View Full Version : Cost of jailing a prisoner

02-25-2003, 02:13 PM
2/24/2003 8:18:04 AM
Daily Journal - Published Monday, Feb. 24, 2003


Daily Journal

The jail business is a lot more complicated than providing inmates with a place to rest their heads and three meals a day.

It's also expensive.

The numerous costs incurred by housing prisoners include the common suspects, ranging from meals to utilities to uniforms, but the whopping amounts are the prisoners' medical costs absorbed by taxpayers each year.

Lee County Sheriff Larry Presley offered convicted murderer Lolan Ray Smith as an example of the costs incurred when a prisoner has a unique medical condition.

Smith, recently convicted of murdering his grandson, has an enlarged heart and the county took on the costs of his medical care during his 10-month stay at the jail.

"One month I remember we spent about $1,400 on him," Presley said. "His stay here probably cost us between $10,000 and $14,000. We try to get people with health problems moved out as quick as possible, but you know how filled up the court docket is.

"They're busy just like we are."

While Smith's situation is a rare and expensive one, the cost of prisoners' medical care still places a budgetary strain on the county. The Lee County-Tupelo Adult Jail charges the arresting agency $25 per day for housing prisoners, while the medical costs alone are roughly $3 per prisoner, per day.

Three dollars sounds like a small amount, but with taking care of about 200 prisoners every day, the costs add up.

Lee County jail records show $43,974.51 has been paid for prisoners' medical care over the past three months, with $18,359 of that coming from prescription medications. Another $18,497.12 has been paid during that period to medical staff, including a physician, nurse and dentist.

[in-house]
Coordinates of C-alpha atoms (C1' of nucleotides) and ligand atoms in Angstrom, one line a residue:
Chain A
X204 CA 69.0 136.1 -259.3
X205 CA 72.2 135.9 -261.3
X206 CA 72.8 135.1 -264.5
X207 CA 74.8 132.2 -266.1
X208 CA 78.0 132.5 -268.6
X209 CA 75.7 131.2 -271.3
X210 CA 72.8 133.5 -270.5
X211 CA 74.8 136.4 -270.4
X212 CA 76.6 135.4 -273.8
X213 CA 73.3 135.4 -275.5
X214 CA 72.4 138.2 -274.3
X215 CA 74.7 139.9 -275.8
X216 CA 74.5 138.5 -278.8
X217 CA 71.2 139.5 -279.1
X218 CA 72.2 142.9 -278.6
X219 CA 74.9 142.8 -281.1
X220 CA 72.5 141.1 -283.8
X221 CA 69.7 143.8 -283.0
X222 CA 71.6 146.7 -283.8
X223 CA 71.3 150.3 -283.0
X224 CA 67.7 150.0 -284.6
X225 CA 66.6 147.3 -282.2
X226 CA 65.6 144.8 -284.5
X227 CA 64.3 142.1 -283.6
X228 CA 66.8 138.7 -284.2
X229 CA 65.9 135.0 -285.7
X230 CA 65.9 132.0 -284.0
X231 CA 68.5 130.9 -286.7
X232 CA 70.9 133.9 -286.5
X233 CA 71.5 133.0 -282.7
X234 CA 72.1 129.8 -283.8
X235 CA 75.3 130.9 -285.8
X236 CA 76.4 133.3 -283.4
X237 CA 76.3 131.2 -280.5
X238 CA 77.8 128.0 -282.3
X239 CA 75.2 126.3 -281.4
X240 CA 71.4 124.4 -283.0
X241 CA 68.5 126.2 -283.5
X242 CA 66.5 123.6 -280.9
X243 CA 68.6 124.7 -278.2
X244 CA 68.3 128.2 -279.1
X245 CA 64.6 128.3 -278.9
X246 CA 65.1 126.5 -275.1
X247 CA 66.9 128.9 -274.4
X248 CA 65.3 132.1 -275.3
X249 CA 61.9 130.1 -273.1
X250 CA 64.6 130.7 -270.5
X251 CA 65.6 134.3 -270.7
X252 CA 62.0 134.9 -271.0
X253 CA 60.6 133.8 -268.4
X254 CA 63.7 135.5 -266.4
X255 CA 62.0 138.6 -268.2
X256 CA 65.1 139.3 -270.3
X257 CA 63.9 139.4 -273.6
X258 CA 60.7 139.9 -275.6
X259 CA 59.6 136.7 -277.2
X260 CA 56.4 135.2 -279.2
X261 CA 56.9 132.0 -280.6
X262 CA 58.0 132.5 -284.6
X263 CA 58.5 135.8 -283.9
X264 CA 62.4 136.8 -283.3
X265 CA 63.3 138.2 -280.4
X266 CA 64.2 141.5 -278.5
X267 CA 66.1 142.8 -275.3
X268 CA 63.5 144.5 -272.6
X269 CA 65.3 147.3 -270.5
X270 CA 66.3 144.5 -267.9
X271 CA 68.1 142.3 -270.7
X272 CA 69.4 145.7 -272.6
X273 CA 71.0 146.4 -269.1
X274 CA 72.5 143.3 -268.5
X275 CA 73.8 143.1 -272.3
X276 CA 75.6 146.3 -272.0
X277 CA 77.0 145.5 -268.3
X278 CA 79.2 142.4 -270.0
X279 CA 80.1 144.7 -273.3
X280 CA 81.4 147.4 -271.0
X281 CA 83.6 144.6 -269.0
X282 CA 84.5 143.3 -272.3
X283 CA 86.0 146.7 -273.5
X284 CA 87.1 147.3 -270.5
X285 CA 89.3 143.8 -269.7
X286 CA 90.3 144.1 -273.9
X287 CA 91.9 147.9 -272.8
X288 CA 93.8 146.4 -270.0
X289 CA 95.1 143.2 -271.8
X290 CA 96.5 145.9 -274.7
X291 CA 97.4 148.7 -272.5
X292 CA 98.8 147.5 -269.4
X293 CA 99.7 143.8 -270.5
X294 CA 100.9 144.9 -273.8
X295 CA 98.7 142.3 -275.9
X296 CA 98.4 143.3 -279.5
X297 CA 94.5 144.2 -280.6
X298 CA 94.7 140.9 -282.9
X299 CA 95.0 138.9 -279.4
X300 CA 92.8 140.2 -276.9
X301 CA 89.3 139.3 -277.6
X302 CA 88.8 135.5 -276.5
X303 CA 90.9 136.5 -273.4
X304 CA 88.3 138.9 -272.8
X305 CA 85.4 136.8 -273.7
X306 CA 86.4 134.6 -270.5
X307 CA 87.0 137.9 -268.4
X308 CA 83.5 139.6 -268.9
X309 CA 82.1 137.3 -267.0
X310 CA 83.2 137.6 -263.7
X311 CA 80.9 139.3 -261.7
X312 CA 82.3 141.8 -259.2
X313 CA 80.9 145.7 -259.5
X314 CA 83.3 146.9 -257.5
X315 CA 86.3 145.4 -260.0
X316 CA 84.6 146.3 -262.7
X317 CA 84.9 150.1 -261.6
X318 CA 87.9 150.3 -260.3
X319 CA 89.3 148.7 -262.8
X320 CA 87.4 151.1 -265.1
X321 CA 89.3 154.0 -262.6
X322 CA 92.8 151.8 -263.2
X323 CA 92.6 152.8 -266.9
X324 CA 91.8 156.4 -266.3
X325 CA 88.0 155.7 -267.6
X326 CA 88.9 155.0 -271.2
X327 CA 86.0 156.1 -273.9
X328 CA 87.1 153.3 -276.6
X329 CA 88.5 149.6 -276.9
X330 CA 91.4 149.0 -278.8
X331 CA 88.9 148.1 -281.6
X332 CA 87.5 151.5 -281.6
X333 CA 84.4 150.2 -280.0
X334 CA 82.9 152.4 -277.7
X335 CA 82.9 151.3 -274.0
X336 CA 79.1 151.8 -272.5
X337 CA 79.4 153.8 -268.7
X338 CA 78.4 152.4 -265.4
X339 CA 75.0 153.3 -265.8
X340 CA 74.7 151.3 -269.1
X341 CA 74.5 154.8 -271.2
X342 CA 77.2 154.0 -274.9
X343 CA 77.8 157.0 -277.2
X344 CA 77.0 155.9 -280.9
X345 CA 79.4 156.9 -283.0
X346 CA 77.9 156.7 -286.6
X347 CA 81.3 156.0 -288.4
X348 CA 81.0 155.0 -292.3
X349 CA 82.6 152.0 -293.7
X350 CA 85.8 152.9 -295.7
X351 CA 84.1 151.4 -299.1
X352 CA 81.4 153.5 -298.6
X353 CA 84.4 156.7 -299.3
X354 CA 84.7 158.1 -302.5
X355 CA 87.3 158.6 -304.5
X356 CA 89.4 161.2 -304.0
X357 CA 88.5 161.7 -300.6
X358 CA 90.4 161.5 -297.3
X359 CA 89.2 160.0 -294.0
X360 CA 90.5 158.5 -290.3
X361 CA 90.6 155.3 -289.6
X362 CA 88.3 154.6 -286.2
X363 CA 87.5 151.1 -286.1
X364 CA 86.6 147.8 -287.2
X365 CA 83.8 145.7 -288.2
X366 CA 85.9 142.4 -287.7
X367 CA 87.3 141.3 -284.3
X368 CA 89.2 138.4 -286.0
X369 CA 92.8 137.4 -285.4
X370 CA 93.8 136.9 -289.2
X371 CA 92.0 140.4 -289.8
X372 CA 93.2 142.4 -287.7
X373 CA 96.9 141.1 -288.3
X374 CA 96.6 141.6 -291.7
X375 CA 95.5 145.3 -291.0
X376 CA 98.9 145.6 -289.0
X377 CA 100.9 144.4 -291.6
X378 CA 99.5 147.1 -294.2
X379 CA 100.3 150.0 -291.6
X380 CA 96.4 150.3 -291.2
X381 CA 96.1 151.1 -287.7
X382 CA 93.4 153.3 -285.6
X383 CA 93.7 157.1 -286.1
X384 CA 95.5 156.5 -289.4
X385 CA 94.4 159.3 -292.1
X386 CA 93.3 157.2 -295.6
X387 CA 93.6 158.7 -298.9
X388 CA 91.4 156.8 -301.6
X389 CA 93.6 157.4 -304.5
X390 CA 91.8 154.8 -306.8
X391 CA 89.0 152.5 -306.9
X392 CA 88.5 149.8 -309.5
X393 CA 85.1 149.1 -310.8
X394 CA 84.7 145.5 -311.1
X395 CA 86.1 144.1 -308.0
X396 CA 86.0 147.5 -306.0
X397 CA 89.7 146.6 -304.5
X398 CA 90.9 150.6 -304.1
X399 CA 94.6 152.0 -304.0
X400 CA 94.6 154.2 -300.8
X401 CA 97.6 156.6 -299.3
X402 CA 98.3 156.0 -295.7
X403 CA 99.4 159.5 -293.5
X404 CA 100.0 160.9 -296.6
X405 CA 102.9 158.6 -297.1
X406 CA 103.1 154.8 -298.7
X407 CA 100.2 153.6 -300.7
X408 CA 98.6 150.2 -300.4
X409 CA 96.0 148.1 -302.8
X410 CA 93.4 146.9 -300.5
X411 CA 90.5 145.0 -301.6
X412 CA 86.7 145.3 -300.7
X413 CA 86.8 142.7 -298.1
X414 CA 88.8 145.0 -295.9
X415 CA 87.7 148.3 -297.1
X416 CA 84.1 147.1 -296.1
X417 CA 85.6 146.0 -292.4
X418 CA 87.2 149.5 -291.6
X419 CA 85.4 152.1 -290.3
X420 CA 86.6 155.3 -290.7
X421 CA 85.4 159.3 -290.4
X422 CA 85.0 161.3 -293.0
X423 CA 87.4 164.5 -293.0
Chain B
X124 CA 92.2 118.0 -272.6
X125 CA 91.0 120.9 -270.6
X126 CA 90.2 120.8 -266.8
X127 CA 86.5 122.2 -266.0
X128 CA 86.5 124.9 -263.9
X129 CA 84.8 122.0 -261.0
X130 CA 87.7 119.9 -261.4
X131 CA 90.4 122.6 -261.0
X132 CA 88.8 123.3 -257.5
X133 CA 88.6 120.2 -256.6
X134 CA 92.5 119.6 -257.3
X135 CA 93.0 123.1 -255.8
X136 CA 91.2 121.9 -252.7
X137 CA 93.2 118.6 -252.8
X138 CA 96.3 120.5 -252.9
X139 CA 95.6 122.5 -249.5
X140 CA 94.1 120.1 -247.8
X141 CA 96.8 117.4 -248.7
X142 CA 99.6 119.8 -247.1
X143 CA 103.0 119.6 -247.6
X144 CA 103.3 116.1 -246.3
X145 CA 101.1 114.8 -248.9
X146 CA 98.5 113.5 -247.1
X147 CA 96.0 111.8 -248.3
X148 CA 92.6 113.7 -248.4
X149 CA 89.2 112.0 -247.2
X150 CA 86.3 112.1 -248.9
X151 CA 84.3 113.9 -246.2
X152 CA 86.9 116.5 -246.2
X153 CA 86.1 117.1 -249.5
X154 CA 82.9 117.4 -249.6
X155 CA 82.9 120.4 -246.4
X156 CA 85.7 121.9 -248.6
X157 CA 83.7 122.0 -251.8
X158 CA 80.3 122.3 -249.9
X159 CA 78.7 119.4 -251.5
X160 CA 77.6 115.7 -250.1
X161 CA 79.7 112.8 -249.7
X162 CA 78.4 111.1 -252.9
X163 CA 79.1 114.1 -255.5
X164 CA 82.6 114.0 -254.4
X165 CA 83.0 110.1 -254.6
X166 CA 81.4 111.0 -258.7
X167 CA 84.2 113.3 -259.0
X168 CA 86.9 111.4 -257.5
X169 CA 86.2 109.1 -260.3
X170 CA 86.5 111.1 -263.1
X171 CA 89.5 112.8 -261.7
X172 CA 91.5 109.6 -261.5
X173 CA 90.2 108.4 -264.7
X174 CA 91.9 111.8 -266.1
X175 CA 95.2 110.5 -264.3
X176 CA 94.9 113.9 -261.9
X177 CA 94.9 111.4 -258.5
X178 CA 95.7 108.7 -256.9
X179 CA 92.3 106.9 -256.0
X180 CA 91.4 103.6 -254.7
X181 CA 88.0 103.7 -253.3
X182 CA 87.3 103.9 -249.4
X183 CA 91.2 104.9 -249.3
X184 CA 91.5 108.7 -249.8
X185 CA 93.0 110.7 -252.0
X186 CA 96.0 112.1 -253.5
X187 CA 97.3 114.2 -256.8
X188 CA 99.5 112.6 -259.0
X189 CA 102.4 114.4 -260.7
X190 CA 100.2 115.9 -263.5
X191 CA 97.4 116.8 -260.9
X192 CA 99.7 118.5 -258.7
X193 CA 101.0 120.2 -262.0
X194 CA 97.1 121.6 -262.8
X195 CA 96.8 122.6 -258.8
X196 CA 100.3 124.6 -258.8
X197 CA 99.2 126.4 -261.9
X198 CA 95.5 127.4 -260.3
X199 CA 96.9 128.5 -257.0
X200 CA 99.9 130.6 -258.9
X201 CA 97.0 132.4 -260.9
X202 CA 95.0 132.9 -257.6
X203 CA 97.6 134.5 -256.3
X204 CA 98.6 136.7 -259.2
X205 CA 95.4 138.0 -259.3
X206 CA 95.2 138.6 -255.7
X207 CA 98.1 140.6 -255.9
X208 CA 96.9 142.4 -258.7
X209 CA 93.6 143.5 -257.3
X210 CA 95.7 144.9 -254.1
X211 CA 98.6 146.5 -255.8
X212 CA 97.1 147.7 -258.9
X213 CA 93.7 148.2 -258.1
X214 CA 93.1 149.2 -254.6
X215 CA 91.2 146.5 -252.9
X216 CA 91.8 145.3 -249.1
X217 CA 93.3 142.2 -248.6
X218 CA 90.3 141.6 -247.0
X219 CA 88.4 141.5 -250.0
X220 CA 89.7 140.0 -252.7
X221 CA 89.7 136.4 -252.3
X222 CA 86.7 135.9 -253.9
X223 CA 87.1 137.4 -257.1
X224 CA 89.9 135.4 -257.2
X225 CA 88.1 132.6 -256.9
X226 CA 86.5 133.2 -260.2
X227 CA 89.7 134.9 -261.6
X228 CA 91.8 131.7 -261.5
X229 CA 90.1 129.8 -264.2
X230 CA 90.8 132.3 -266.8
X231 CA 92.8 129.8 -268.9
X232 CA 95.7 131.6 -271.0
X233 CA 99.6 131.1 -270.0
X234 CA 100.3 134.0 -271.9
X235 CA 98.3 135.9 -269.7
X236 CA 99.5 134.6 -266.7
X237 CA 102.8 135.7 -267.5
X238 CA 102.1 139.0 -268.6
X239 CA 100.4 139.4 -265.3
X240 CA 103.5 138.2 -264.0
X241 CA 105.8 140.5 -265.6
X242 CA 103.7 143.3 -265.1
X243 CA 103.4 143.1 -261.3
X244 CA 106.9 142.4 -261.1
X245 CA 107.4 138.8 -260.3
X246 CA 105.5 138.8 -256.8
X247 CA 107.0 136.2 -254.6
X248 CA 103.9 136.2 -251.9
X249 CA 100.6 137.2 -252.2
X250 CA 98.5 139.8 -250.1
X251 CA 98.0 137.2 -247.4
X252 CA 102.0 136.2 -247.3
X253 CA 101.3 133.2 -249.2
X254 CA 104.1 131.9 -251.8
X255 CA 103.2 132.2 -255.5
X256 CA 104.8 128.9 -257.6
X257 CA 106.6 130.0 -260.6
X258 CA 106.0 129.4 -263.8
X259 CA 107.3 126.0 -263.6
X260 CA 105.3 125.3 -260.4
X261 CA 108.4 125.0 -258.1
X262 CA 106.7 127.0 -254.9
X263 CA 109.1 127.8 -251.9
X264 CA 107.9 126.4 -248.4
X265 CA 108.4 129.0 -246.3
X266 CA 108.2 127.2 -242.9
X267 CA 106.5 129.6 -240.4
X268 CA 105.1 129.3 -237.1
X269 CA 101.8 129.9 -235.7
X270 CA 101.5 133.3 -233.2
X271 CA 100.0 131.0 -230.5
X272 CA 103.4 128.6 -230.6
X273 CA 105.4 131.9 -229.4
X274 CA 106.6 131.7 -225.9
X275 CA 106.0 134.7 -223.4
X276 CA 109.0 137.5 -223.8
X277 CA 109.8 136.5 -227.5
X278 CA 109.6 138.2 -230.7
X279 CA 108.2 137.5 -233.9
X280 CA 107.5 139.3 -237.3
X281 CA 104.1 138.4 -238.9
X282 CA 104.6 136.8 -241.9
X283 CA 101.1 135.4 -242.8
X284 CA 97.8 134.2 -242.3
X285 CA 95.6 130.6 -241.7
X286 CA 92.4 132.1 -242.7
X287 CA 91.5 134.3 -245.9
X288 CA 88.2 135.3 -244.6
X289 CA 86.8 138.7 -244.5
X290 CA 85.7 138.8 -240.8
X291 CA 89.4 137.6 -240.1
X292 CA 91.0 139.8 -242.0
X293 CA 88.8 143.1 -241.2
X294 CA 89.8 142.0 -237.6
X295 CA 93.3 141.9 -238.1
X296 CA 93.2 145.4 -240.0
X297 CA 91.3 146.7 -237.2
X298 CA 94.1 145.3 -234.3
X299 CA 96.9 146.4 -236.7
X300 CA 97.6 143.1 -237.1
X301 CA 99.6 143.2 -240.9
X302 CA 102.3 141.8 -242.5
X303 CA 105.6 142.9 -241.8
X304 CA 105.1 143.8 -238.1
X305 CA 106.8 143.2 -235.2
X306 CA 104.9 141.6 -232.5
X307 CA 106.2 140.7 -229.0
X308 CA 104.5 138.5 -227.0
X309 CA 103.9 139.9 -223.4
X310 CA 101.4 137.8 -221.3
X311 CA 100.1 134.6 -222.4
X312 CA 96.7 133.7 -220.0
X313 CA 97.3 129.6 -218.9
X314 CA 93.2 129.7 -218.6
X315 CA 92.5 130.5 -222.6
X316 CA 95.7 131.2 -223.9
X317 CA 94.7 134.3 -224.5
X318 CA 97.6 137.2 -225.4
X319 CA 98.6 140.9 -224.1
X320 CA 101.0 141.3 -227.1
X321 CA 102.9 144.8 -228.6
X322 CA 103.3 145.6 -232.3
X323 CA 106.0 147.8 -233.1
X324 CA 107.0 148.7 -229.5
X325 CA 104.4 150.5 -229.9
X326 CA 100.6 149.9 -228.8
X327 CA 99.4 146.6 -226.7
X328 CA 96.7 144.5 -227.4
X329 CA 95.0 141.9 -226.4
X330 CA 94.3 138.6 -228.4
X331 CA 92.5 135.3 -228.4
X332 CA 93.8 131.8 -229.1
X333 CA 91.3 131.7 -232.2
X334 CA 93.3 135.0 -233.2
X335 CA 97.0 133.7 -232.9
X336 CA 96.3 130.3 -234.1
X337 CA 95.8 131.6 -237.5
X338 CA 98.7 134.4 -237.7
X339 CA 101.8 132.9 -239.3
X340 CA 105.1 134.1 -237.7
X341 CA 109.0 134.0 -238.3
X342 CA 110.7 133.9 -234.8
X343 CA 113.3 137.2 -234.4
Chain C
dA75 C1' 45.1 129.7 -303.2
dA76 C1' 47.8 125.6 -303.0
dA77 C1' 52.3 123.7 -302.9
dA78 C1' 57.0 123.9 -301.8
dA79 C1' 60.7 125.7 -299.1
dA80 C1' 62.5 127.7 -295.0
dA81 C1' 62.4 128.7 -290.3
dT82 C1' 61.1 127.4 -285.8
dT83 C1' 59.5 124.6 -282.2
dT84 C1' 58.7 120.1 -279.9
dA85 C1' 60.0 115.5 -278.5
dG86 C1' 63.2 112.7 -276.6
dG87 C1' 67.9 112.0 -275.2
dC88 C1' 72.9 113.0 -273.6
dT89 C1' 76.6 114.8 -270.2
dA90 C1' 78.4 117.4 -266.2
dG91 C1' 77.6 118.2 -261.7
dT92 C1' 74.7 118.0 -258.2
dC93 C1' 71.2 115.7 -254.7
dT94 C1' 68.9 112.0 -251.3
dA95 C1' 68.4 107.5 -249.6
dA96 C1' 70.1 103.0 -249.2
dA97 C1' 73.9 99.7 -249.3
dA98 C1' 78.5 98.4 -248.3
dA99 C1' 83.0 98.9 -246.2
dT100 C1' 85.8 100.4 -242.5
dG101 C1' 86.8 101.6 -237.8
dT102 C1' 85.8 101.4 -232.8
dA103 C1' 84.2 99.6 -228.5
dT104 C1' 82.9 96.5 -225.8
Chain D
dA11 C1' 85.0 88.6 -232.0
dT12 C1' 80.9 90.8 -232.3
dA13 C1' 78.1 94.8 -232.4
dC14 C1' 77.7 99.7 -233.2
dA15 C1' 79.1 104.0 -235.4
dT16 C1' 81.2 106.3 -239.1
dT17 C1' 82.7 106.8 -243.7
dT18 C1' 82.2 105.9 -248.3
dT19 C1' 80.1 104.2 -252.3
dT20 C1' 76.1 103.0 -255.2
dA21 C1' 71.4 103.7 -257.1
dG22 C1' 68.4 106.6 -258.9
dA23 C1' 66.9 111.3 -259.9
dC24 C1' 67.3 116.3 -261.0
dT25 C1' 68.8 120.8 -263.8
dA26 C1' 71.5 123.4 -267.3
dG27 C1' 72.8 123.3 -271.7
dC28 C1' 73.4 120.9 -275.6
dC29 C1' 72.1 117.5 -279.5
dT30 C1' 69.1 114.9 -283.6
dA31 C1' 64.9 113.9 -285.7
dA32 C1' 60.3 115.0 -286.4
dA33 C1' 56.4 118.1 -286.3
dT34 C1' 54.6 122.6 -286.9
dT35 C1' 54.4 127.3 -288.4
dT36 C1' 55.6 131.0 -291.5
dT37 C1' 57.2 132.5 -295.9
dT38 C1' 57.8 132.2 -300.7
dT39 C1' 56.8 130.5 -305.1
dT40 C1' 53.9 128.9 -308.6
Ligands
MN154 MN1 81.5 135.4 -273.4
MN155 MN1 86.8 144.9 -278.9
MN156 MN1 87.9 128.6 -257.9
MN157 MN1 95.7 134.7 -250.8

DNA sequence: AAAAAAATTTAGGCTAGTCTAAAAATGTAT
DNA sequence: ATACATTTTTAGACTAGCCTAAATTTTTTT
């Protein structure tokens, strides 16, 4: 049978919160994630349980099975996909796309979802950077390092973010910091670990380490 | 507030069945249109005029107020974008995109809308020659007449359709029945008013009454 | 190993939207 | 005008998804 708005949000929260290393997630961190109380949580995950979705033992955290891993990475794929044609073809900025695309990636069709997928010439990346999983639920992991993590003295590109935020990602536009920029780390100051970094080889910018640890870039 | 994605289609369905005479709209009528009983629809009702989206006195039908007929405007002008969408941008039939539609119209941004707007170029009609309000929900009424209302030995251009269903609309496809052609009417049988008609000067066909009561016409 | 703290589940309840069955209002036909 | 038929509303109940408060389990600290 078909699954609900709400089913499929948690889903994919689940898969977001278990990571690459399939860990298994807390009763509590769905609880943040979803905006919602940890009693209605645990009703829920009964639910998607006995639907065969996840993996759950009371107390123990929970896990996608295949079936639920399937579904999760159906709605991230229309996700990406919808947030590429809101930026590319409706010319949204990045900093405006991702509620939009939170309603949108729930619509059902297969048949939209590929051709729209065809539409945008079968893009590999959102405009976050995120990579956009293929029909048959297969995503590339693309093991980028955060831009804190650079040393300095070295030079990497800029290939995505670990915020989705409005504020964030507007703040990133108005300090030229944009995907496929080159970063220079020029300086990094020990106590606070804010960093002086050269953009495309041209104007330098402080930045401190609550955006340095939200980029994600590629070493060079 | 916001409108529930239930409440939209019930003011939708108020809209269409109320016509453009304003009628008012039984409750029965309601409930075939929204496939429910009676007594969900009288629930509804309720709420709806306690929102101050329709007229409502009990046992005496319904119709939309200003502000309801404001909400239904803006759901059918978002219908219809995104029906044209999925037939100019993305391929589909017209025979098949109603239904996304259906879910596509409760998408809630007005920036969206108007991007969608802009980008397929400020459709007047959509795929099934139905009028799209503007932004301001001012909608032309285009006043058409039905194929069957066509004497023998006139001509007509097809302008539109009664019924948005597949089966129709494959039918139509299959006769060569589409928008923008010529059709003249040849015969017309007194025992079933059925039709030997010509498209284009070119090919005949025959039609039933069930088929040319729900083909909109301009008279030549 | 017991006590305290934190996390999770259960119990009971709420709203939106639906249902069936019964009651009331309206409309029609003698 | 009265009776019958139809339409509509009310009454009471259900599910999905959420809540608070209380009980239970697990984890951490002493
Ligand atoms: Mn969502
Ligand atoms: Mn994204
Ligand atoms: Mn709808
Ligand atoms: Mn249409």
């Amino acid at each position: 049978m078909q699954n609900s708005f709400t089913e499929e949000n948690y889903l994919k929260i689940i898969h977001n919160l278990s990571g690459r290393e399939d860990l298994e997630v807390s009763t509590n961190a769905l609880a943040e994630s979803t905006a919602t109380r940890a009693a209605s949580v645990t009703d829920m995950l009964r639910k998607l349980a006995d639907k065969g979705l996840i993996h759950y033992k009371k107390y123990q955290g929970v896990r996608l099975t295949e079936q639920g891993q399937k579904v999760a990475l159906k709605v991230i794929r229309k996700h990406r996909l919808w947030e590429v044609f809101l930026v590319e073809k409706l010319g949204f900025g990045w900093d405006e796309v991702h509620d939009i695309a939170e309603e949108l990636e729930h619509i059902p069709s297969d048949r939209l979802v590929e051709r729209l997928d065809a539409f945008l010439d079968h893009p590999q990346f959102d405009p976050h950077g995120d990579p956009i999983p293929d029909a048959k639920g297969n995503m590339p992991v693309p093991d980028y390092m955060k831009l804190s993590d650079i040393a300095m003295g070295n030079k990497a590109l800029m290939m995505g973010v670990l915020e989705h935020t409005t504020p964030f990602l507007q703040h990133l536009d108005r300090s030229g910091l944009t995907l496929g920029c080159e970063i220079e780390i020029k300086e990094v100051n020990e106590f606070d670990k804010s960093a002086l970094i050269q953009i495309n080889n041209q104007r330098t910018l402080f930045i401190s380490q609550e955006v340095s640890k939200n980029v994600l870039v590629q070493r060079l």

Part of the jail's booking process affords the prisoner an opportunity to complete a medical history form detailing any needed medications.

"They come in here looking real bad sometimes," Presley said. "It's like they never worry about their health until they get in jail. Then after a couple of days, they start getting some color back in their faces and get healthy."

County administrator Ronnie Bell said the $25 daily charge for housing prisoners, established when Tupelo and Lee County officials opened the jail, is likely to come under review in the coming year.

"We haven't looked at is since it was agreed upon," Bell said. "We will review the cost this year."

Bell added exact costs of the jail's operation are not easily determined because some personnel have "dual responsibilities" such as administrators who also serve in a law enforcement capacity.

"We are going to try to have a separate budget for the jail this next fiscal year that will help us track what our actual costs are," Bell said in reference to separating jail operation costs in the jail's overall budget.

Consent order

The quality of the prisoners' medical care has been is dispute in recent years, with the jail currently operating under a federal consent order issued because of problems in keeping medical records.

Presley said his office has addressed that problem by hiring personnel directly responsible for properly maintaining the prisoners' medical records.

"That should be out of the way pretty soon," Presley said.